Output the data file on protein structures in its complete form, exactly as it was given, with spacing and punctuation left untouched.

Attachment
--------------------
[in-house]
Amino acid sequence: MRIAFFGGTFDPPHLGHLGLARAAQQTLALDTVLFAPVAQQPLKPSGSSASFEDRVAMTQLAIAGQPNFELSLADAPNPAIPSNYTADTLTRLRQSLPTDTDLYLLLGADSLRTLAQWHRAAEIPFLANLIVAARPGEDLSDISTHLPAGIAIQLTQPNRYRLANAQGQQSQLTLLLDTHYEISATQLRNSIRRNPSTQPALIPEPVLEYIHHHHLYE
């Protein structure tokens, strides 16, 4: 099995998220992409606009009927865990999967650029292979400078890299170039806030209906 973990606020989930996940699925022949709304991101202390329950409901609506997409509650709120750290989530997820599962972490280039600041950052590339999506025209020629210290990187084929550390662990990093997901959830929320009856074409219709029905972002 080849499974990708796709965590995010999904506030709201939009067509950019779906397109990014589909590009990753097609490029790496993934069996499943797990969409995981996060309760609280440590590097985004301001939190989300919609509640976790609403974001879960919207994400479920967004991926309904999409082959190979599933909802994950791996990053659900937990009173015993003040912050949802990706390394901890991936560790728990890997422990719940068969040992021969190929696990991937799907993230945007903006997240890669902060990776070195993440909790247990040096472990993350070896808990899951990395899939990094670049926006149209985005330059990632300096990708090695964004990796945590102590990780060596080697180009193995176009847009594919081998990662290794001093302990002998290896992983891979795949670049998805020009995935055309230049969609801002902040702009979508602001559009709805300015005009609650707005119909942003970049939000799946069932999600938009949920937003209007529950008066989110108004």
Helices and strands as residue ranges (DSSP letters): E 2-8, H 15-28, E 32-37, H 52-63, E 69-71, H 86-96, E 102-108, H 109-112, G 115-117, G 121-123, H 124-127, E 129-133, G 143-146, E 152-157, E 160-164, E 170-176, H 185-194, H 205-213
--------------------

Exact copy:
[in-house]
Amino acid sequence: MRIAFFGGTFDPPHLGHLGLARAAQQTLALDTVLFAPVAQQPLKPSGSSASFEDRVAMTQLAIAGQPNFELSLADAPNPAIPSNYTADTLTRLRQSLPTDTDLYLLLGADSLRTLAQWHRAAEIPFLANLIVAARPGEDLSDISTHLPAGIAIQLTQPNRYRLANAQGQQSQLTLLLDTHYEISATQLRNSIRRNPSTQPALIPEPVLEYIHHHHLYE
């Protein structure tokens, strides 16, 4: 099995998220992409606009009927865990999967650029292979400078890299170039806030209906 973990606020989930996940699925022949709304991101202390329950409901609506997409509650709120750290989530997820599962972490280039600041950052590339999506025209020629210290990187084929550390662990990093997901959830929320009856074409219709029905972002 080849499974990708796709965590995010999904506030709201939009067509950019779906397109990014589909590009990753097609490029790496993934069996499943797990969409995981996060309760609280440590590097985004301001939190989300919609509640976790609403974001879960919207994400479920967004991926309904999409082959190979599933909802994950791996990053659900937990009173015993003040912050949802990706390394901890991936560790728990890997422990719940068969040992021969190929696990991937799907993230945007903006997240890669902060990776070195993440909790247990040096472990993350070896808990899951990395899939990094670049926006149209985005330059990632300096990708090695964004990796945590102590990780060596080697180009193995176009847009594919081998990662290794001093302990002998290896992983891979795949670049998805020009995935055309230049969609801002902040702009979508602001559009709805300015005009609650707005119909942003970049939000799946069932999600938009949920937003209007529950008066989110108004």
Helices and strands as residue ranges (DSSP letters): E 2-8, H 15-28, E 32-37, H 52-63, E 69-71, H 86-96, E 102-108, H 109-112, G 115-117, G 121-123, H 124-127, E 129-133, G 143-146, E 152-157, E 160-164, E 170-176, H 185-194, H 205-213